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Portland Area Makes Its Pitch To Land Amazon's Second Headquarters

A bistate partnership that includes Portland, Beaverton, Milwaukie and Clark County, Washington, has entered the race to land Amazon’s second headquarters.

The regional economic development group Greater Portland Inc. led the application process, which pitches Amazon on sites in four spots or a potential multi-site campus spread across the four communities.

Greater Portland Inc. didn’t provide many details on the region’s application to host what the online retail giant is calling Amazon HQ2. But in a short FAQ, the agency says no formal incentives or new tax breaks have been offered to Amazon, though the application does include a list of existing financial benefits state and local governments provide businesses.  

Greater Portland Inc. does not plan to release the full application “due to the confidentiality of specific site information.”

Portland leaders have acknowledged offering one of the city’s prime lots: the 13-acre home of the downtown U.S. Post Office distribution center. They’ve also downplayed the city’s efforts to land Amazon.

Milwaukie has shared the most information about the site it put on the table: 107 acres in the North Milwaukie Innovation Area, an industrial strip along McLoughlin Blvd.  It’s adjacent to the Max Orange Line Tacoma station and the Springwater Corridor multi-use trail. Much of the land is currently privately owned.

The city recently completed a planning process for the area with help from Metro and intends to change the zoning to allow for more density and employment near the new max line.

“We discovered what a great asset this area is for high-intensity employment,” said Alma Flores, Community Development Director for Milwaukie. 

Flores says in the multi-campus proposal that involves all four cities, Milwaukie has proposed a 31 acre site just south of the Tacoma Max station park and ride to serve as workforce housing for a hub in downtown Portland.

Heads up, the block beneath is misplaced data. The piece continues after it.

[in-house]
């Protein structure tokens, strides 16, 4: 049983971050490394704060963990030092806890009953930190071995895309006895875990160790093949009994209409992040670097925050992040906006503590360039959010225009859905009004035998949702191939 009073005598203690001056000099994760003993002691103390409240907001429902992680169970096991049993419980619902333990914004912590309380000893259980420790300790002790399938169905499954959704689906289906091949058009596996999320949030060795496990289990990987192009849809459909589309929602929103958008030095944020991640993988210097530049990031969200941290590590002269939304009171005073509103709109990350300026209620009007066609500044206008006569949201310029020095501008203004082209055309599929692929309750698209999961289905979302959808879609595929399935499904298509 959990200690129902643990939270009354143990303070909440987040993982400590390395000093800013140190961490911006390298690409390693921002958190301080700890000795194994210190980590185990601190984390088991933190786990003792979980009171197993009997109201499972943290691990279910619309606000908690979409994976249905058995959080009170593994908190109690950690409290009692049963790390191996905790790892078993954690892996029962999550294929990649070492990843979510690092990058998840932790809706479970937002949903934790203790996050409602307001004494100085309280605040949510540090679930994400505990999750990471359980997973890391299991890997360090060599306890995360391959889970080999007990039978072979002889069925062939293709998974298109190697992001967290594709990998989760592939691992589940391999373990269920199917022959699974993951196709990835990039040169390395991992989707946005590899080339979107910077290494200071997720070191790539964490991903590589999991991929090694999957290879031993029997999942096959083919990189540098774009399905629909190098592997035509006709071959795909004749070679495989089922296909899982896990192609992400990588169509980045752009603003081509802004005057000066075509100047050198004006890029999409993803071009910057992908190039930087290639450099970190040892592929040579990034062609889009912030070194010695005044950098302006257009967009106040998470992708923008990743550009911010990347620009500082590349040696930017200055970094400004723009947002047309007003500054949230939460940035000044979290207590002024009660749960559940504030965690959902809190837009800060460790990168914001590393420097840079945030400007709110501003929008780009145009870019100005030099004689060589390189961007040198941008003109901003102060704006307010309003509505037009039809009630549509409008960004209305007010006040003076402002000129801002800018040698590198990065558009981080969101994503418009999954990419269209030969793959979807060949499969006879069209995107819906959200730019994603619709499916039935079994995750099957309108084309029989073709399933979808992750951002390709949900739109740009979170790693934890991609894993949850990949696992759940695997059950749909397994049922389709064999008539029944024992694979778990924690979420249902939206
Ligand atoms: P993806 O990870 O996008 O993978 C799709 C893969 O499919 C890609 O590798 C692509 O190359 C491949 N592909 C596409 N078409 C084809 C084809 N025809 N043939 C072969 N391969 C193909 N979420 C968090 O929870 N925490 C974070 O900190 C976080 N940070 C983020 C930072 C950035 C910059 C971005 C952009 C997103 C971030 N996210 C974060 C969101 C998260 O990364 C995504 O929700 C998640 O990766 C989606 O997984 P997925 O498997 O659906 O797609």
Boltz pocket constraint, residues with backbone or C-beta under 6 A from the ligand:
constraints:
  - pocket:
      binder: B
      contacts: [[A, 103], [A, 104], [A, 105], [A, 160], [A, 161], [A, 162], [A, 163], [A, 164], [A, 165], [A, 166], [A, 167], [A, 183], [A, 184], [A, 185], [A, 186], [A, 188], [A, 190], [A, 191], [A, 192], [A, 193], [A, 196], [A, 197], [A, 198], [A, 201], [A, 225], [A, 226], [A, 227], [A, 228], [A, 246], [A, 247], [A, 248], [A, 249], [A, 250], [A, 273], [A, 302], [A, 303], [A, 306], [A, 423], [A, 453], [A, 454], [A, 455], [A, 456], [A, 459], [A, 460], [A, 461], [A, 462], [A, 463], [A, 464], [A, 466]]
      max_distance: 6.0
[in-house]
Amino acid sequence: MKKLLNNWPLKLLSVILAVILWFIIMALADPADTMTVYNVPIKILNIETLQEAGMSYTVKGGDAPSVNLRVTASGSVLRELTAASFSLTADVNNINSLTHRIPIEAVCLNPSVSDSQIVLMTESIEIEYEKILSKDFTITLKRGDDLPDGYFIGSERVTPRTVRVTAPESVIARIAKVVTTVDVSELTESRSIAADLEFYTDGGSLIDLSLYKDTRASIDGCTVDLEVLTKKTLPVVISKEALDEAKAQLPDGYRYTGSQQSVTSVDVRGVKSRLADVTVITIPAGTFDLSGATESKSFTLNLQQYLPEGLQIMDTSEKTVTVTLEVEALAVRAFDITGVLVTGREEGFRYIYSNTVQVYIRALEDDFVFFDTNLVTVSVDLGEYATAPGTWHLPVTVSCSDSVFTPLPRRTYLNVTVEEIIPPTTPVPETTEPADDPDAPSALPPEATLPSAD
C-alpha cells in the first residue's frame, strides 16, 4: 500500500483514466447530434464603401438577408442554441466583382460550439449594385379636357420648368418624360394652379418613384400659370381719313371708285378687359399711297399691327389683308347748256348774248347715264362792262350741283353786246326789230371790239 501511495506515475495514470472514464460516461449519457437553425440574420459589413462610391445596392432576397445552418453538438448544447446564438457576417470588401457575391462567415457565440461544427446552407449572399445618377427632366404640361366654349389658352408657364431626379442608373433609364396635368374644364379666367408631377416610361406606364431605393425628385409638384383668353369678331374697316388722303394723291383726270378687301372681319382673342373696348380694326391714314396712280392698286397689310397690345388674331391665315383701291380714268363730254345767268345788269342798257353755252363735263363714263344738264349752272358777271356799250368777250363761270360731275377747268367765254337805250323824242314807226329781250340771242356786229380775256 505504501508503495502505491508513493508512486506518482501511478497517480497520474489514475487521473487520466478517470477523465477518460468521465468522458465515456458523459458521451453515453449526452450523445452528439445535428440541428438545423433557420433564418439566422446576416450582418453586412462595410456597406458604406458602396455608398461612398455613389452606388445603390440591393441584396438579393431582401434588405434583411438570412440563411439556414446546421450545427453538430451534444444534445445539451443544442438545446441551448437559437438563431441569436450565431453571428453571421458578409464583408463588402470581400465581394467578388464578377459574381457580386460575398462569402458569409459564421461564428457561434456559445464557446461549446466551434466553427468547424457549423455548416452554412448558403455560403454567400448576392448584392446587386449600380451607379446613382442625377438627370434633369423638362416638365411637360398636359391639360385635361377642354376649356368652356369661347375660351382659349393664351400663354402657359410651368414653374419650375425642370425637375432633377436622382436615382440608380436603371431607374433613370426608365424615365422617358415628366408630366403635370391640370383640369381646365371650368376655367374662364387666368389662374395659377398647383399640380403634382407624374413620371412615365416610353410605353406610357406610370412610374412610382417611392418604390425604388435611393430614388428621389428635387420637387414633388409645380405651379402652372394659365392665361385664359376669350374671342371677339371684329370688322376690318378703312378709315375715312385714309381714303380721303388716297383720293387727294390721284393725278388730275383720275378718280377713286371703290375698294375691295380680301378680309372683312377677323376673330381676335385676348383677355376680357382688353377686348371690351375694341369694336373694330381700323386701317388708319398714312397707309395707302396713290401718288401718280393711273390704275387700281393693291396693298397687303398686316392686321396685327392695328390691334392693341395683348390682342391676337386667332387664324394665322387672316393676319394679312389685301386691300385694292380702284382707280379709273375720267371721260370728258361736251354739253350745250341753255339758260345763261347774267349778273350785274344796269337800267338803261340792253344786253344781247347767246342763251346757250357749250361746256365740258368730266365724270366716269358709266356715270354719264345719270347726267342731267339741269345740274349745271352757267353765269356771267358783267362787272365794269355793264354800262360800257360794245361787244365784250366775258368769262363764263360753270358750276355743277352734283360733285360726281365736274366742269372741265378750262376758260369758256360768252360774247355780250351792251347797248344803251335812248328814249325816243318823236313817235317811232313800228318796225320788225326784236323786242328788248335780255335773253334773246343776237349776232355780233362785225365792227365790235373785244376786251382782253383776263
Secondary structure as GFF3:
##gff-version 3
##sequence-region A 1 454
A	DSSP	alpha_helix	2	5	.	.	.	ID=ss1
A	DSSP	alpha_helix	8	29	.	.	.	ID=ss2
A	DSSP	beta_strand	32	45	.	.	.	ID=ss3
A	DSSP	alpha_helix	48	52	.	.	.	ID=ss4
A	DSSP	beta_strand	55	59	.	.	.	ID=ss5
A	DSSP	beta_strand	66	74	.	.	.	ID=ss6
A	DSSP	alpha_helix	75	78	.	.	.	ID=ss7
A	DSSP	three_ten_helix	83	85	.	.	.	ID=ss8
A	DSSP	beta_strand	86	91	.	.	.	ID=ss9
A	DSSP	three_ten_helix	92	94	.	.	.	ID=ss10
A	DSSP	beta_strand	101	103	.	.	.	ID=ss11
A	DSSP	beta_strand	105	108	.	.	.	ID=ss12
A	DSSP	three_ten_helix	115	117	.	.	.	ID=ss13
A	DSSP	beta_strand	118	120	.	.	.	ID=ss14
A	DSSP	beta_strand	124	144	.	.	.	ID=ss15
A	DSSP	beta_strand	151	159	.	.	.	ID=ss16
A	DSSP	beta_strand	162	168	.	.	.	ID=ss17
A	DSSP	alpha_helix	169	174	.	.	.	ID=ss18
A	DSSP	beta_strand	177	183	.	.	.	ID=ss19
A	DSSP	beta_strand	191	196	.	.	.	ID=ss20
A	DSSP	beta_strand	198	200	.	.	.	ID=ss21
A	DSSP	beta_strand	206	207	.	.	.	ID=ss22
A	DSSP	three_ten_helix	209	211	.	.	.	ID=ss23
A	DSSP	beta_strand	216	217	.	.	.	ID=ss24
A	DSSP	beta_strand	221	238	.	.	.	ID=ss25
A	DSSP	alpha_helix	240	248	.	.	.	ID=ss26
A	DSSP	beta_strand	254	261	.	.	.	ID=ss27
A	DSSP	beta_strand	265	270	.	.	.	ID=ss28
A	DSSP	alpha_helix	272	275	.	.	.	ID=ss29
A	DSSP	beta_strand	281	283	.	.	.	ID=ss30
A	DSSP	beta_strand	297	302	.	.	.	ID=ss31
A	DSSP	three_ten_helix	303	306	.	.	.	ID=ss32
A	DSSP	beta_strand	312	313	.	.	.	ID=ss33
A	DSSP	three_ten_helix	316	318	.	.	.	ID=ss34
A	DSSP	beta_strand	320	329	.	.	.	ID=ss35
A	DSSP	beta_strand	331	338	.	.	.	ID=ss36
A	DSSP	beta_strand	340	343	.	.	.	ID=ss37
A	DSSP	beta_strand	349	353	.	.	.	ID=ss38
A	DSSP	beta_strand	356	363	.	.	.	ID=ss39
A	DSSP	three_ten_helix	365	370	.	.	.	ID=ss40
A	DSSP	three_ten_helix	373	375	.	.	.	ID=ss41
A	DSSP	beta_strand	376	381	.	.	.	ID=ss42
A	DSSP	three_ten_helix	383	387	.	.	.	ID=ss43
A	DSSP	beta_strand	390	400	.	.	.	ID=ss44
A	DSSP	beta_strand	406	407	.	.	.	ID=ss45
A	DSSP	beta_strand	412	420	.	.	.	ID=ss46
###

Several hundred communities were expected to compete for Amazon’s expansion. The company is looking to invest $5 billion in construction for a new campus that will employ up to 50,000 people.

Amazon officials have said they’re looking for a metro area with more than 1 million residents that has the potential to attract qualified, high-tech workers.

Although Portland has a well-educated workforce and a regional population of almost 2.5 million, its proximity to Amazon’s existing Seattle headquarters and unwillingness to create new tax incentives could be major disadvantages.

“A stable and business-friendly environment and tax structure will be high-priority considerations for the project,” the company noted in its request for proposals.

Flores says she believes the metro region’s proposal will be competitive, given the strength of Portland’s workforce, public transit, and arts and culture scene. 

“This community is poised to have open arms to this potential project here. It is a competitive process, and now it’s wait and see until the beginning of 2018,” she said. 

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